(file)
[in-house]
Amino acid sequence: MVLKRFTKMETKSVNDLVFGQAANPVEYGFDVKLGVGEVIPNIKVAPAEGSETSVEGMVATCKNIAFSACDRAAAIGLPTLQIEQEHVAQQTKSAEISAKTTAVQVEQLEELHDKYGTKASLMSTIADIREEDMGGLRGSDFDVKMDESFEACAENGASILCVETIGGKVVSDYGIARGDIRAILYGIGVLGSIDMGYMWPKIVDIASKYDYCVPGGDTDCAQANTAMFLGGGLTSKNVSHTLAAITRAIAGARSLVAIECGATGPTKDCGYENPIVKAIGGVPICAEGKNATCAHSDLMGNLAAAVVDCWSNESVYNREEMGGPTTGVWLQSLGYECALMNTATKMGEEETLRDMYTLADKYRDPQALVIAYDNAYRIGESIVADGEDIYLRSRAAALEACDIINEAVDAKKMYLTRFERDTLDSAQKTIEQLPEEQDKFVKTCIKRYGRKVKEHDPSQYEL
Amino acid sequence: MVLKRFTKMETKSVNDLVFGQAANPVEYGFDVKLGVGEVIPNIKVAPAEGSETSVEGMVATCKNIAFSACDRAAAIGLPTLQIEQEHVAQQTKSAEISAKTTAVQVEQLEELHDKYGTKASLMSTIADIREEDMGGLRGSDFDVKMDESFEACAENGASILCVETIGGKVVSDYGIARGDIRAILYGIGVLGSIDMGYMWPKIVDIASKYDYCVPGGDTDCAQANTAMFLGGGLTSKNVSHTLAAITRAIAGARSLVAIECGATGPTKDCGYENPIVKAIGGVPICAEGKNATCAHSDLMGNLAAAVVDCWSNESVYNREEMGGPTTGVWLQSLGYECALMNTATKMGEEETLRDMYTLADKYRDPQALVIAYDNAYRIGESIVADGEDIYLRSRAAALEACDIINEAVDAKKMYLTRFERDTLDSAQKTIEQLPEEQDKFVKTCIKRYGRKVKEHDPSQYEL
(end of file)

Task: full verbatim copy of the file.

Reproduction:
[in-house]
Amino acid sequence: MVLKRFTKMETKSVNDLVFGQAANPVEYGFDVKLGVGEVIPNIKVAPAEGSETSVEGMVATCKNIAFSACDRAAAIGLPTLQIEQEHVAQQTKSAEISAKTTAVQVEQLEELHDKYGTKASLMSTIADIREEDMGGLRGSDFDVKMDESFEACAENGASILCVETIGGKVVSDYGIARGDIRAILYGIGVLGSIDMGYMWPKIVDIASKYDYCVPGGDTDCAQANTAMFLGGGLTSKNVSHTLAAITRAIAGARSLVAIECGATGPTKDCGYENPIVKAIGGVPICAEGKNATCAHSDLMGNLAAAVVDCWSNESVYNREEMGGPTTGVWLQSLGYECALMNTATKMGEEETLRDMYTLADKYRDPQALVIAYDNAYRIGESIVADGEDIYLRSRAAALEACDIINEAVDAKKMYLTRFERDTLDSAQKTIEQLPEEQDKFVKTCIKRYGRKVKEHDPSQYEL
Amino acid sequence: MVLKRFTKMETKSVNDLVFGQAANPVEYGFDVKLGVGEVIPNIKVAPAEGSETSVEGMVATCKNIAFSACDRAAAIGLPTLQIEQEHVAQQTKSAEISAKTTAVQVEQLEELHDKYGTKASLMSTIADIREEDMGGLRGSDFDVKMDESFEACAENGASILCVETIGGKVVSDYGIARGDIRAILYGIGVLGSIDMGYMWPKIVDIASKYDYCVPGGDTDCAQANTAMFLGGGLTSKNVSHTLAAITRAIAGARSLVAIECGATGPTKDCGYENPIVKAIGGVPICAEGKNATCAHSDLMGNLAAAVVDCWSNESVYNREEMGGPTTGVWLQSLGYECALMNTATKMGEEETLRDMYTLADKYRDPQALVIAYDNAYRIGESIVADGEDIYLRSRAAALEACDIINEAVDAKKMYLTRFERDTLDSAQKTIEQLPEEQDKFVKTCIKRYGRKVKEHDPSQYEL